Below are various C.S. Lewis quotes from his book A Grief Observed that I tore apart and stitched back together in such a way that benefits me and my current circumstance. I wish that I could take credit for his beautiful words, but I can’t.
“No one ever told me that grief felt so much like fear. I am not afraid, but the sensation is like being afraid. The same fluttering in the stomach, the same restlessness, the yawning. I keep on swallowing.
At other times it feels like being mildly drunk, or concussed. There is a sort of invisible blanket between the world and me. I find it hard to take in what anyone says. Or perhaps, hard to take in what anyone says. Or perhaps, hard to want to take it in. It is so uninteresting. Yet I want the others to be about me. I dread the moments where the house in empty. If only they would talk to one another and not to me.
There are moments, most unexpectedly, when something inside me tries to assure me that I don’t really mind so much, not so very much, after all…”
Here, C.S. Lewis absolutely nails the thoughts and feelings that often tag along with grief. Unfortunately, all human relationships end in pain (namely, through death). This is the privilege of love in our fallen world. “It is hard to have patience with people who say, ‘There is no death’ or ‘death doesn’t matter.’ There is death. And whatever is matters. And whatever happens has consequences, and it and they are irrevocable and irreversible. You might as well say that birth doesn’t matter.” But anything that has been made with love will never be abandoned. “Love does not create, and then annihilate…”
I never felt closer with the strength of God’s presence than I did the months following my mother’s death. But before reaching this point “I not only lived each endless day in grief, but lived each day thinking about living each day in grief.” “It (grief) gives life a permanently provisional feeling. It doesn’t seem worth starting anything. I can’t settle down. I yawn, I fidget, I smoke too much. Up till this I always had too little time. Now there is nothing but time. Almost pure time, empty successiveness.” If I had really cared about the sorrows of the world, I wouldn’t have been so overwhelmed when my own sorrows came.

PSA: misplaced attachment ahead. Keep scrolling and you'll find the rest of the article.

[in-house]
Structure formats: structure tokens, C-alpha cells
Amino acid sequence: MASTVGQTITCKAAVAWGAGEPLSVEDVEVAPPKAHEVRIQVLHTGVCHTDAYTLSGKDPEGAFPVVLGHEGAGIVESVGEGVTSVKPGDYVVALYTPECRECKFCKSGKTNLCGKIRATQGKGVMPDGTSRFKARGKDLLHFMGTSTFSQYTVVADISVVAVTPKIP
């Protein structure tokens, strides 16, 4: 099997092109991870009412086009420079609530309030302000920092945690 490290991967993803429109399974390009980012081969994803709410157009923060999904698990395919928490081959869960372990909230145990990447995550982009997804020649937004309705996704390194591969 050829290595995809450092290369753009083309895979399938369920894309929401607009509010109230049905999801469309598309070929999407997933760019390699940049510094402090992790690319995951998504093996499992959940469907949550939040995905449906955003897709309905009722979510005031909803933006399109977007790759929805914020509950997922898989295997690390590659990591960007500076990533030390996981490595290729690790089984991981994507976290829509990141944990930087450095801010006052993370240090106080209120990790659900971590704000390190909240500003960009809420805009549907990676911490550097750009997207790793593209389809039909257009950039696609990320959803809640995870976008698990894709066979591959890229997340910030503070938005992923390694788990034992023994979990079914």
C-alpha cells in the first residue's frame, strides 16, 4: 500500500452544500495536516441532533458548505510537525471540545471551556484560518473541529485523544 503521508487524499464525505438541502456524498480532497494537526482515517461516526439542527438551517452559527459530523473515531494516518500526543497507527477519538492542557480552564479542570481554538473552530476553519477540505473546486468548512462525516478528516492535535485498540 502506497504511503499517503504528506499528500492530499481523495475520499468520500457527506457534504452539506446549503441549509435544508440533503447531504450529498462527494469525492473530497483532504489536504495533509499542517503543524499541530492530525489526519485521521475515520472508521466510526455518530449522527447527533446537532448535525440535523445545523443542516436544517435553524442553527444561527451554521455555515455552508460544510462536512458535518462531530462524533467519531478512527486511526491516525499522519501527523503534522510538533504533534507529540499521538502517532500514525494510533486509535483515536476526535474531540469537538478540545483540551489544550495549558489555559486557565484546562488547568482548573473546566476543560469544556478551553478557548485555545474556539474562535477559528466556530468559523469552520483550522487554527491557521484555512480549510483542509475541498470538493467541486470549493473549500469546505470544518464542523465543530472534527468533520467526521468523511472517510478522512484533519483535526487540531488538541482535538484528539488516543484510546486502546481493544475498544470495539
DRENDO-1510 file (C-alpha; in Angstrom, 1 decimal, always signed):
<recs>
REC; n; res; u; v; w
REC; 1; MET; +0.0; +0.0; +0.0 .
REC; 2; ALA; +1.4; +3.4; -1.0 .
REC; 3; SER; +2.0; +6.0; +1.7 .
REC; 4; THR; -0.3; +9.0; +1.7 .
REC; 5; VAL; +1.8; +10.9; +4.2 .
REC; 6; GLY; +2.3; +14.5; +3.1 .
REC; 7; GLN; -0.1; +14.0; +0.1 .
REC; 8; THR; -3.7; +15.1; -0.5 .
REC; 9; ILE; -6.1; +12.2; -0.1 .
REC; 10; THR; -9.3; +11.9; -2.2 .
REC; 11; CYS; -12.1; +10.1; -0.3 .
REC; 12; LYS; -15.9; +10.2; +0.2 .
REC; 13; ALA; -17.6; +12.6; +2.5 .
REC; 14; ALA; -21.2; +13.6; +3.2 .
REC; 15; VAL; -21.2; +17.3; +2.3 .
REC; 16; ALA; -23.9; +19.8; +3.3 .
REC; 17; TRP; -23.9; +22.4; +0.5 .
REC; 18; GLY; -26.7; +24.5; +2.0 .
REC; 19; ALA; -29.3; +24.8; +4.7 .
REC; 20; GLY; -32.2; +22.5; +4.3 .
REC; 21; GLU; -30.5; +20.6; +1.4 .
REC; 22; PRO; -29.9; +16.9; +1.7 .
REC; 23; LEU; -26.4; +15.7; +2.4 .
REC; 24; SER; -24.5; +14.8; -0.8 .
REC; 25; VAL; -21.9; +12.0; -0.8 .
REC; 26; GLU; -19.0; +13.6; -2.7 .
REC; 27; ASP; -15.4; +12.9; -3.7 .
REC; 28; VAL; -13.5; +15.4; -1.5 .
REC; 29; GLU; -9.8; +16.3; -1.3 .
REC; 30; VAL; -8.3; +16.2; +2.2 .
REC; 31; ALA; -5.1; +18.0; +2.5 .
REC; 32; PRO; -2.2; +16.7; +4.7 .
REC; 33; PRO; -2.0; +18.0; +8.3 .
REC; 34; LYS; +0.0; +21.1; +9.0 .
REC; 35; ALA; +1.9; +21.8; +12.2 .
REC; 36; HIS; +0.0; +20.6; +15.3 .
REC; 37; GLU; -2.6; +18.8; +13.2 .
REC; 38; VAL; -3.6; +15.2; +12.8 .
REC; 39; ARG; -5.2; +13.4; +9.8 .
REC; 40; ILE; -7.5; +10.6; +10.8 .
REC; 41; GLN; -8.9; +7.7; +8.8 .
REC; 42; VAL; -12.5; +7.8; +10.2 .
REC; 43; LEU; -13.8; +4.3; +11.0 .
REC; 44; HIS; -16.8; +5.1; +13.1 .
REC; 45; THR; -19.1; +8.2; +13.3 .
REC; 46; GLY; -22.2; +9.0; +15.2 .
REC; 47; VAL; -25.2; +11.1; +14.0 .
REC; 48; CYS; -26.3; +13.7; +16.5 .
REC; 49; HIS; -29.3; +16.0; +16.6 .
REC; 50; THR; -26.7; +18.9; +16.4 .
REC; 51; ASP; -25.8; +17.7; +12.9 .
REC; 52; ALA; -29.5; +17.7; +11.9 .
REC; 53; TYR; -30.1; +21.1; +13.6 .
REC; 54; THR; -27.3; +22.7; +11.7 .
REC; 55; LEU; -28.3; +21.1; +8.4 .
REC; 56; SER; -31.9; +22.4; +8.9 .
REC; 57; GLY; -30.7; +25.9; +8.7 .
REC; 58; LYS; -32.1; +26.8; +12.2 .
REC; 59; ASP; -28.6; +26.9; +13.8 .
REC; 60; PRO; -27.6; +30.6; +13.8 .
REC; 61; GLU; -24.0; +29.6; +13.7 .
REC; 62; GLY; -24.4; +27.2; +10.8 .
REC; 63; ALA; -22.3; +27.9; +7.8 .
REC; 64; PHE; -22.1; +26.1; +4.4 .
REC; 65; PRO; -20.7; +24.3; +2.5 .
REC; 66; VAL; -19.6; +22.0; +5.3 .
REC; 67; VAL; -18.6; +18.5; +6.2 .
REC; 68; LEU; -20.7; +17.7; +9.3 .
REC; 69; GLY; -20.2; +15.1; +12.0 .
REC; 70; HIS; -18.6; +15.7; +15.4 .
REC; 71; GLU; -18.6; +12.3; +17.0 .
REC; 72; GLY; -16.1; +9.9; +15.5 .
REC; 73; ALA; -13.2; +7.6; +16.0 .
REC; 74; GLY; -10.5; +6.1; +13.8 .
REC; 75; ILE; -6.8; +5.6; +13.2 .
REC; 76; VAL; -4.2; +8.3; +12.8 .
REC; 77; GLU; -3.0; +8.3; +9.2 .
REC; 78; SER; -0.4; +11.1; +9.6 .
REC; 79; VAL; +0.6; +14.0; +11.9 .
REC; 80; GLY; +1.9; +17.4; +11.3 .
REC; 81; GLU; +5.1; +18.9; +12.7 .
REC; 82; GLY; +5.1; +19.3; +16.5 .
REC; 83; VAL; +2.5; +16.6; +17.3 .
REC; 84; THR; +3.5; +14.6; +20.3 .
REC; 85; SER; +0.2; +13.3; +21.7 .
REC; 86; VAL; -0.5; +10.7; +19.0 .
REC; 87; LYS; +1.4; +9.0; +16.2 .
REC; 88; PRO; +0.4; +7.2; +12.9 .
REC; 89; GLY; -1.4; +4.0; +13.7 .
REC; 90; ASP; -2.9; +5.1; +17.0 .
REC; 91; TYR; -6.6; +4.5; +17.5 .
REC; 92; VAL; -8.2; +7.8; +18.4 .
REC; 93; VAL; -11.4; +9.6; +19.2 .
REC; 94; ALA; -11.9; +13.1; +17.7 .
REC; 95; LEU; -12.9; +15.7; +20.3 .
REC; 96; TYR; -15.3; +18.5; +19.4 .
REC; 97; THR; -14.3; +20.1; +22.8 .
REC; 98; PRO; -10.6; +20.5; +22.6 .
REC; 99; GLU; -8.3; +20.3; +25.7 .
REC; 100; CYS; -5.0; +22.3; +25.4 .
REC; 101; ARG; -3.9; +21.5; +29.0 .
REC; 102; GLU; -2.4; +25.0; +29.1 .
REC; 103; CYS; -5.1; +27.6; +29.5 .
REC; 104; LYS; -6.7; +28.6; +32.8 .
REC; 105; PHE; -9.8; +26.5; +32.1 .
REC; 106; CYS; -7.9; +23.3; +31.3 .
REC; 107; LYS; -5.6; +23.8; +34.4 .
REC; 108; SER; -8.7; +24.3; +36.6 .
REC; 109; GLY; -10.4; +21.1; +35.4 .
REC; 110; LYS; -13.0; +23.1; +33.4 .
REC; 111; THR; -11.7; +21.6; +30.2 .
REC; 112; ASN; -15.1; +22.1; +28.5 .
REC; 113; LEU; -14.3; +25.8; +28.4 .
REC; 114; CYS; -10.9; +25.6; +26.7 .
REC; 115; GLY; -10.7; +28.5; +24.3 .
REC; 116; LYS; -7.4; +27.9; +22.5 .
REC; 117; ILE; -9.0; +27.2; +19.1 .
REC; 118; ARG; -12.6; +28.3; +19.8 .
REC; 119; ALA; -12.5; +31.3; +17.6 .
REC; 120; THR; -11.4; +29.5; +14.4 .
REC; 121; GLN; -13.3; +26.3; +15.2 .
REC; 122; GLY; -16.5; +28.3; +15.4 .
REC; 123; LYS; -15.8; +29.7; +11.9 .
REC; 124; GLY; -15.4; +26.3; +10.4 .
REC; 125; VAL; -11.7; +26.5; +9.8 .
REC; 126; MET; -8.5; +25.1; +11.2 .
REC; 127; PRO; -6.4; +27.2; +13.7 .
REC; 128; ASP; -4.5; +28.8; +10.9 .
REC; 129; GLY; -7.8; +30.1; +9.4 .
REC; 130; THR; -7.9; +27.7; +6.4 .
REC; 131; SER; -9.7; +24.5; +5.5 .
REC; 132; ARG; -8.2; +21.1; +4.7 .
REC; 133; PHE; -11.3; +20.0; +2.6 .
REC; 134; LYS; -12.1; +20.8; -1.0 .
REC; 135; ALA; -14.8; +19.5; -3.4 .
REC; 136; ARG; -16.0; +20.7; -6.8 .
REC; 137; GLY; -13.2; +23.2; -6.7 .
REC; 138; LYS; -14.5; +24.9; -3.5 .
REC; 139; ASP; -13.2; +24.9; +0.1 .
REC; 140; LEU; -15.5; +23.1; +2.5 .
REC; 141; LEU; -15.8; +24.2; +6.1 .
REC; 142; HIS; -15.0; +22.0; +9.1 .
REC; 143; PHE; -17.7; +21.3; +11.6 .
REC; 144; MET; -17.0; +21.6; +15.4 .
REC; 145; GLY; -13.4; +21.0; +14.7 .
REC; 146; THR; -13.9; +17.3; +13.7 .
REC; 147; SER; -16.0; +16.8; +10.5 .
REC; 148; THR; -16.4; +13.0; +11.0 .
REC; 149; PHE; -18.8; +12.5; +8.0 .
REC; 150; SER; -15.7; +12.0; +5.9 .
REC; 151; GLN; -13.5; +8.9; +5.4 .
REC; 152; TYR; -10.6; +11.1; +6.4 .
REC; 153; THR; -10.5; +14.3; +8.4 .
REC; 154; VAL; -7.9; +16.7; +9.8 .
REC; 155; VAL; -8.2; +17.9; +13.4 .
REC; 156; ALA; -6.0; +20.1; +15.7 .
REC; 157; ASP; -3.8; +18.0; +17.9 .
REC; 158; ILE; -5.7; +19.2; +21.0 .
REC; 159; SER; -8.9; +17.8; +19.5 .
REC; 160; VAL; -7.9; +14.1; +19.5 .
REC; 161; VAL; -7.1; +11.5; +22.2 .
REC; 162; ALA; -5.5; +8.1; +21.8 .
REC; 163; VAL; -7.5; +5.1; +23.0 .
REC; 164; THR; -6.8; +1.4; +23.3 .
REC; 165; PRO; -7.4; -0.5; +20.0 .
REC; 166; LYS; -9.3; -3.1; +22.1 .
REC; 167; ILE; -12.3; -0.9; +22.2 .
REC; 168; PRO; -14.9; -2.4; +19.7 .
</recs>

“I had wanted her back as an ingredient in the restoration of my past. Could I have wished her anything worse? Having gone once through death, to come back and then, at some later date, have all her dying to do over again?”
“What does it matter how this grief of mine evolves or what I do with it? What does it matter how I remember her or whether I remember her at all? None of these alternatives will either ease or aggravate her past anguish…”
“But suppose that what you are up against is a surgeon whose intentions are wholly good. The kinder and more conscientious he is, the more inexorably he will go on cutting. If he yielded to your entreaties, if he stopped before the operation was complete, all the pain up to that point would have been useless. But is it credible that such extremities of torture should be necessary for us? Well, take your choice. The tortures occur. If they are unnecessary, then there is no God or a bad one. If there is a good God, then these tortures are necessary. For no even moderately good Being could possible inflict or permit them if they weren’t…”
Through this experience (my mother’s death), “God has not been trying an experiment on my faith or love in order to find out their quality. He knew it already. It was I who didn’t…” C.S. Lewis, A Grief Observed